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Autism Mom

Our Autism Journey Began in the Kidneys (Part Two)

Konrad and I ended up staying 3 days in the hospital.  I never left his room.  I’m convinced dry shampoo and face wipes were inspired by moms who endured such stays.

 

Mr. Community Hospital Doctor referred Konrad to Mr. Kidney Specialist at DeVos Children’s hospital.  The new doctor ordered a VCUG. I wrote that down to google it later.

Of all the tests, I learned to hate this one the most.  A VCUG, or according to doctor Google, a “voiding cystourethrogram, is a minimally invasive test that uses a special x-ray technology called fluoroscopy to visualize your child’s urinary tract and bladder.”  That sounds simple.  What it *really* means is that they insert tubes (without anesthetic) into your son’s penis.  The tubes insert a dye that can be seen on ultrasound screens.  Then they wait for your son to try to urinate.  When they attempt to urinate, the dye allows the doctors to see and record the function between the kidneys and the bladder.

Once again, they asked if I wanted to stay with him for the procedure.  I looked at them in complete disbelief.  I could not imagine leaving my infant.  He was only 9 weeks old.  I’m not sure if my presence helped him at all, but I was NOT going to leave him. I held my baby Konrad down as he screamed in agony.  His little face scrunched and writhed in pain.  I held his hands and I sang to him.  I sang “Jesus Loves Me” over and over. I’m not sure if I was trying to convince my infant or myself.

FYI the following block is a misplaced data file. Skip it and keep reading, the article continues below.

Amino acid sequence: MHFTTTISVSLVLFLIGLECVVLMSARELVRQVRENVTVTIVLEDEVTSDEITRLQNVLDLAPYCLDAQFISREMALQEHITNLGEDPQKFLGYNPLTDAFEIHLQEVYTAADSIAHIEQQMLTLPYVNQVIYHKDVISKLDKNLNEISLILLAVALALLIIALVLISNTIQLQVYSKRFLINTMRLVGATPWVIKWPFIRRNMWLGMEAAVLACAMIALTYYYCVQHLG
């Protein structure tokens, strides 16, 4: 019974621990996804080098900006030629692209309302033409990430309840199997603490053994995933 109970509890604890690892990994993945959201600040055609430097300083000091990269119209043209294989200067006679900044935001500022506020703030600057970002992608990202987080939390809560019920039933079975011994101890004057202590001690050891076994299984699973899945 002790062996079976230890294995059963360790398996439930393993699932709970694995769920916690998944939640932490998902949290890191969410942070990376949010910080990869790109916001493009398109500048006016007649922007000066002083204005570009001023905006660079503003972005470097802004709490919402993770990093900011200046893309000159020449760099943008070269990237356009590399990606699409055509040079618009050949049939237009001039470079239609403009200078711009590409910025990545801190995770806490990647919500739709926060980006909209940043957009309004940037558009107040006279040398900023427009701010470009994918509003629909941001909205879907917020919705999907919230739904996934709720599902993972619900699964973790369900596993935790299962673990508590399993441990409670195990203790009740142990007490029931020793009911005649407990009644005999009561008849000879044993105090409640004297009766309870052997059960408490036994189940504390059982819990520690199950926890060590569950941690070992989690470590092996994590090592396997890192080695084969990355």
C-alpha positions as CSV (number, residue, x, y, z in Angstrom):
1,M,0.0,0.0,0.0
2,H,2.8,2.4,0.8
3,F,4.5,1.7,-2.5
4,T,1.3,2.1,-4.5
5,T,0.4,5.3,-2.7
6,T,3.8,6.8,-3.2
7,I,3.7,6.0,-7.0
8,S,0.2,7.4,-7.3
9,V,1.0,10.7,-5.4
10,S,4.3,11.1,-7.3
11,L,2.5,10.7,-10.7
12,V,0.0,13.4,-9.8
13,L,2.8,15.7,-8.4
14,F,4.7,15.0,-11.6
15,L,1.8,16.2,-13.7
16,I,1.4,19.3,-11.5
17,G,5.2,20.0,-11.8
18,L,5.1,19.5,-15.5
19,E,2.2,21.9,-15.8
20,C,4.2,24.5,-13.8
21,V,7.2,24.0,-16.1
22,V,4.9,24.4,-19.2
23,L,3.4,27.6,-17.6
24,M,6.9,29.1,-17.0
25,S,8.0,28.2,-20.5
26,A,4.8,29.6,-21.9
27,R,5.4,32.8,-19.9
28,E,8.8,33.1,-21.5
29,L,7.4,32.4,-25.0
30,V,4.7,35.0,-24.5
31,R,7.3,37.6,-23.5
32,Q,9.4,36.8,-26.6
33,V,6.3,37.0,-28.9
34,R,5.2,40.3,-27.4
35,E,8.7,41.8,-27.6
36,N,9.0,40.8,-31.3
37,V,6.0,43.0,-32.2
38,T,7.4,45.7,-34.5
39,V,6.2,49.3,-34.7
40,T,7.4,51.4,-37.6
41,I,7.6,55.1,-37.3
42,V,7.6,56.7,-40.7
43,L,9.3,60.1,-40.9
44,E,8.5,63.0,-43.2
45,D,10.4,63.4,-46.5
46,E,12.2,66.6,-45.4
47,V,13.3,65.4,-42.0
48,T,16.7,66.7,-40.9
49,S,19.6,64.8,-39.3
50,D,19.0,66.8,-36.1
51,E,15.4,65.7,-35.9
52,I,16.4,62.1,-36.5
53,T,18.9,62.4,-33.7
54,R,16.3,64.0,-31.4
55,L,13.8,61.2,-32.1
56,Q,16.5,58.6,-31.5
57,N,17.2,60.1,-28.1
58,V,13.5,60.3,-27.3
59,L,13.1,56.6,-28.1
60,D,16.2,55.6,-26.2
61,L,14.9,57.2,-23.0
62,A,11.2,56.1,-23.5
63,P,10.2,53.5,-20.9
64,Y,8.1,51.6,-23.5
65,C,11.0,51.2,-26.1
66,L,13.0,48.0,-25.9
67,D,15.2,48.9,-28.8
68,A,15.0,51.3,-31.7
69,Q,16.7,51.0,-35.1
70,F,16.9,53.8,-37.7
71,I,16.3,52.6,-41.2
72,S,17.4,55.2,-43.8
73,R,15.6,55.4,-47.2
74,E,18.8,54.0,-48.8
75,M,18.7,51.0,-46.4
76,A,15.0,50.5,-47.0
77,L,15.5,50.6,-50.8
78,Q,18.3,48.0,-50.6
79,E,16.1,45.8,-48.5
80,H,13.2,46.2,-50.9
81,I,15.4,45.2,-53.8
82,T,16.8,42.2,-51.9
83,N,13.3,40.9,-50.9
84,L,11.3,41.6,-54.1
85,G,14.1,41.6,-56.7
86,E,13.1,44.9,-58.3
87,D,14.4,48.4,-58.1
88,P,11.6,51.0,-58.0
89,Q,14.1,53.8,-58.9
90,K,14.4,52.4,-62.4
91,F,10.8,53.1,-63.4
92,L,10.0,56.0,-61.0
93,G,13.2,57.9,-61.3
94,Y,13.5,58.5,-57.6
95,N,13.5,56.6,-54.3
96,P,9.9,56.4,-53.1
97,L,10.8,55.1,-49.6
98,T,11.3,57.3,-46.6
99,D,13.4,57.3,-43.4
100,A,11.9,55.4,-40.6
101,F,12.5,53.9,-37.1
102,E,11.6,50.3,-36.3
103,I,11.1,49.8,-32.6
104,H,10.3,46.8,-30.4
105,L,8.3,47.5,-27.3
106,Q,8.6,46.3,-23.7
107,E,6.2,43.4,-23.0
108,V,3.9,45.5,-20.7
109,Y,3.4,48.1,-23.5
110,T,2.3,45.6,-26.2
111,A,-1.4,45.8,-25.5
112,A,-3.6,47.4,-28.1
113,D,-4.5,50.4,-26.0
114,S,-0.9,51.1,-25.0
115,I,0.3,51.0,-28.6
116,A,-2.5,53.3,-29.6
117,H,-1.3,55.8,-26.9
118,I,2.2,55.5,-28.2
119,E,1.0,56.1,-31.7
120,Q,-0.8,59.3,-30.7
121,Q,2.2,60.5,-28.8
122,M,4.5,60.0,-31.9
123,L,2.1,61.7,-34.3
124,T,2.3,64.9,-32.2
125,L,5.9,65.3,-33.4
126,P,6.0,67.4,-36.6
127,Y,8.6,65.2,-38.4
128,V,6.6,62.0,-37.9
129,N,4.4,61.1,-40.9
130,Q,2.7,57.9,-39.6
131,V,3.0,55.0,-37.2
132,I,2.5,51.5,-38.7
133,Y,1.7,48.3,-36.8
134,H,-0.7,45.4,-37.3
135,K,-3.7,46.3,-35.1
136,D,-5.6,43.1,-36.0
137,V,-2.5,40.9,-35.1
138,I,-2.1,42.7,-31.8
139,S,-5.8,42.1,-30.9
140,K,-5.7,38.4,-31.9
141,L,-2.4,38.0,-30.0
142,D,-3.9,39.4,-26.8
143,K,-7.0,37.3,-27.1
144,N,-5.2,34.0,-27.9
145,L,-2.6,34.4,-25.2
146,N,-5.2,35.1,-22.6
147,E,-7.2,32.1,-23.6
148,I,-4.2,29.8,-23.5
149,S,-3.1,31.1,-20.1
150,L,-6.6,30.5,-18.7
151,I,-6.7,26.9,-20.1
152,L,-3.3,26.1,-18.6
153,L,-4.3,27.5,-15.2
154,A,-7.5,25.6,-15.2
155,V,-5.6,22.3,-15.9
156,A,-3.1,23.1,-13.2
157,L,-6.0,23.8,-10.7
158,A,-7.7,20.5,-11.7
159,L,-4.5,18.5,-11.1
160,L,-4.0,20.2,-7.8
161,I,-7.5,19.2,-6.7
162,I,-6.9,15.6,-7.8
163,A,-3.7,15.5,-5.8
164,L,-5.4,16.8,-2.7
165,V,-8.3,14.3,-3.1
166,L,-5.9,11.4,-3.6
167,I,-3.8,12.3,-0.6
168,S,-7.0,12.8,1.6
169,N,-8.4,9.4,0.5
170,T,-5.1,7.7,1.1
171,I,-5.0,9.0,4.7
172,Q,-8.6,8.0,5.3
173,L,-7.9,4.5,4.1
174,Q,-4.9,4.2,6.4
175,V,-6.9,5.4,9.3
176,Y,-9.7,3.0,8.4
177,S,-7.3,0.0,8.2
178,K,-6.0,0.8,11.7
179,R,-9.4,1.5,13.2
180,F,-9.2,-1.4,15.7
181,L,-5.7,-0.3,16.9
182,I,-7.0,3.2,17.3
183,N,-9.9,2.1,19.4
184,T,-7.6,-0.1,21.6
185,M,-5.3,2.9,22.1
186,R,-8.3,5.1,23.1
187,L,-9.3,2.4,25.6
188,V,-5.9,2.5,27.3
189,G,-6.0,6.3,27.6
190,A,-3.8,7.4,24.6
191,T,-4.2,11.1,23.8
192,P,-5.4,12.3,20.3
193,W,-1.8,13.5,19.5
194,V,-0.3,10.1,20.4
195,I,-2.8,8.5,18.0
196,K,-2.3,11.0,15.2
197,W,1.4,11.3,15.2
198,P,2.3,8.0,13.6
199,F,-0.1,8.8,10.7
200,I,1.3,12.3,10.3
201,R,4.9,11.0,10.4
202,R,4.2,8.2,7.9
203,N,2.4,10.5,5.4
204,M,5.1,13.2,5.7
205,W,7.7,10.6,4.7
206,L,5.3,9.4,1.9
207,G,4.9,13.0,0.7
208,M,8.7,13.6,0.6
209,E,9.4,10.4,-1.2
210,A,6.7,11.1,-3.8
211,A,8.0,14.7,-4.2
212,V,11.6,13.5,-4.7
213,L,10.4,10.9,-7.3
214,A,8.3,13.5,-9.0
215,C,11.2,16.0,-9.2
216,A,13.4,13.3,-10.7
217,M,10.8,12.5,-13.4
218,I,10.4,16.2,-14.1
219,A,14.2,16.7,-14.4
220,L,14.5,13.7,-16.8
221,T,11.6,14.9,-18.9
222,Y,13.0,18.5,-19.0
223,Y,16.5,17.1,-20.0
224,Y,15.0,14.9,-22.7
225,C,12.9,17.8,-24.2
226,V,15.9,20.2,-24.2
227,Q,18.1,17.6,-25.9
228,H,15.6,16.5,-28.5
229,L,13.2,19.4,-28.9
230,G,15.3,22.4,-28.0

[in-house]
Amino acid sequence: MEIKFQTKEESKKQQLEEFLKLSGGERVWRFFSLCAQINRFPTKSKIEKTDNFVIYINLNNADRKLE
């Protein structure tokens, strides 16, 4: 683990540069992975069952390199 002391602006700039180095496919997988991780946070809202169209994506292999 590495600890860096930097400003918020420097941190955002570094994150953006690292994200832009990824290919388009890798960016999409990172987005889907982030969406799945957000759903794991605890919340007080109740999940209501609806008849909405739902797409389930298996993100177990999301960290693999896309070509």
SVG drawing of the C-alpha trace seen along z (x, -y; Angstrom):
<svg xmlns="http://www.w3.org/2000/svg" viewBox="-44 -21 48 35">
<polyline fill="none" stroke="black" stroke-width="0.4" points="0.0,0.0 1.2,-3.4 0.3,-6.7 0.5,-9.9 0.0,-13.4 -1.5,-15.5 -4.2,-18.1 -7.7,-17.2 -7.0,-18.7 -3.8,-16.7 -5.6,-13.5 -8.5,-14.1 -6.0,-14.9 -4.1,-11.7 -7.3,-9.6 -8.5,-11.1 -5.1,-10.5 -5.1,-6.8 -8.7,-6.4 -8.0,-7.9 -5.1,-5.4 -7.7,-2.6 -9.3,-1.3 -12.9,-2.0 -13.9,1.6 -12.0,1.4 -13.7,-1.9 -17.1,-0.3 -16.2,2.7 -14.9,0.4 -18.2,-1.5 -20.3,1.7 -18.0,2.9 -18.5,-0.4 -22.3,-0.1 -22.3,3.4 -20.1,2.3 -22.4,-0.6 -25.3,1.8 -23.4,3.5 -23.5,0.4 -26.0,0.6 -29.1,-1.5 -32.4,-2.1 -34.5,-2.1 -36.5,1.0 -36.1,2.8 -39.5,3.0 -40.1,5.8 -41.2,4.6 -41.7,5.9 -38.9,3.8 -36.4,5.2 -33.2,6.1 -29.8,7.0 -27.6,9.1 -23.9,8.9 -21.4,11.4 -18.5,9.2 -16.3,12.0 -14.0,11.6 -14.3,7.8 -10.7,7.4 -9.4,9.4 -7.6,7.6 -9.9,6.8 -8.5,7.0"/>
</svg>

After the test, they handed me a CD of the kidney images to take to Dr. Kidney Specialist on the other side of the hospital.

I walked through the pedestrian walkway over Michigan Avenue that connected the children’s hospital to the urology wing.  I held him against me as I walked, pressing my hands against his back and praying that healing could pass from my hands to his little body.  As I crossed that walkway, I felt both eagerness and dread.  I looked at the cars below passing under us.  Just cars passing by.  Cars on the way to work, school, groceries, and countless other mundane tasks.  I wondered how many mothers with sick infants and children had walked that bridge with cars passing below.  Cars passing below not realizing just above them were women like me pleading with the universe for a good answer on the other side of the bridge.

There weren’t good answers on the other side of the bridge.